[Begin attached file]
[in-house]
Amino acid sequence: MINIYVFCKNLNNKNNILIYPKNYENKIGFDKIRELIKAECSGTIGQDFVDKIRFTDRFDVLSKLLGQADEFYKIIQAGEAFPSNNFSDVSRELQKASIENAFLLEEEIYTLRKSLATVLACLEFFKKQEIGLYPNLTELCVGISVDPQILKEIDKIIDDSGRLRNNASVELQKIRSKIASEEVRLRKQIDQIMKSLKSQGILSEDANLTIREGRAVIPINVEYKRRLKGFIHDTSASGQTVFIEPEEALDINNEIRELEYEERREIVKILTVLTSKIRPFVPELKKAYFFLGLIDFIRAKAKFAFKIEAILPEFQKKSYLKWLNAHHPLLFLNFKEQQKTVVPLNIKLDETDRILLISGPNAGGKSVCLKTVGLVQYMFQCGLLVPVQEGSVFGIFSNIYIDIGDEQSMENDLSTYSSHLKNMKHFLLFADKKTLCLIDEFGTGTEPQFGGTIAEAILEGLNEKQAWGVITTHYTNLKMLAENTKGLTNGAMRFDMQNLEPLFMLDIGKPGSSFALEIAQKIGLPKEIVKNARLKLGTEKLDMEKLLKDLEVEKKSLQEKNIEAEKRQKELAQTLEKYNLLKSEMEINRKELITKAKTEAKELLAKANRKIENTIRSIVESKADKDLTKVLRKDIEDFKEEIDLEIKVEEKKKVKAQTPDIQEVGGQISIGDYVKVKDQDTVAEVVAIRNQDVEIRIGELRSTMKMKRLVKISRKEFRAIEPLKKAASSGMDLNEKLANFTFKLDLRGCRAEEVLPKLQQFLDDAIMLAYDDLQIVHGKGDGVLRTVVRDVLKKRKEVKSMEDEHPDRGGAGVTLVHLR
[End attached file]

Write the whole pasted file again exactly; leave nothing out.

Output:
[in-house]
Amino acid sequence: MINIYVFCKNLNNKNNILIYPKNYENKIGFDKIRELIKAECSGTIGQDFVDKIRFTDRFDVLSKLLGQADEFYKIIQAGEAFPSNNFSDVSRELQKASIENAFLLEEEIYTLRKSLATVLACLEFFKKQEIGLYPNLTELCVGISVDPQILKEIDKIIDDSGRLRNNASVELQKIRSKIASEEVRLRKQIDQIMKSLKSQGILSEDANLTIREGRAVIPINVEYKRRLKGFIHDTSASGQTVFIEPEEALDINNEIRELEYEERREIVKILTVLTSKIRPFVPELKKAYFFLGLIDFIRAKAKFAFKIEAILPEFQKKSYLKWLNAHHPLLFLNFKEQQKTVVPLNIKLDETDRILLISGPNAGGKSVCLKTVGLVQYMFQCGLLVPVQEGSVFGIFSNIYIDIGDEQSMENDLSTYSSHLKNMKHFLLFADKKTLCLIDEFGTGTEPQFGGTIAEAILEGLNEKQAWGVITTHYTNLKMLAENTKGLTNGAMRFDMQNLEPLFMLDIGKPGSSFALEIAQKIGLPKEIVKNARLKLGTEKLDMEKLLKDLEVEKKSLQEKNIEAEKRQKELAQTLEKYNLLKSEMEINRKELITKAKTEAKELLAKANRKIENTIRSIVESKADKDLTKVLRKDIEDFKEEIDLEIKVEEKKKVKAQTPDIQEVGGQISIGDYVKVKDQDTVAEVVAIRNQDVEIRIGELRSTMKMKRLVKISRKEFRAIEPLKKAASSGMDLNEKLANFTFKLDLRGCRAEEVLPKLQQFLDDAIMLAYDDLQIVHGKGDGVLRTVVRDVLKKRKEVKSMEDEHPDRGGAGVTLVHLR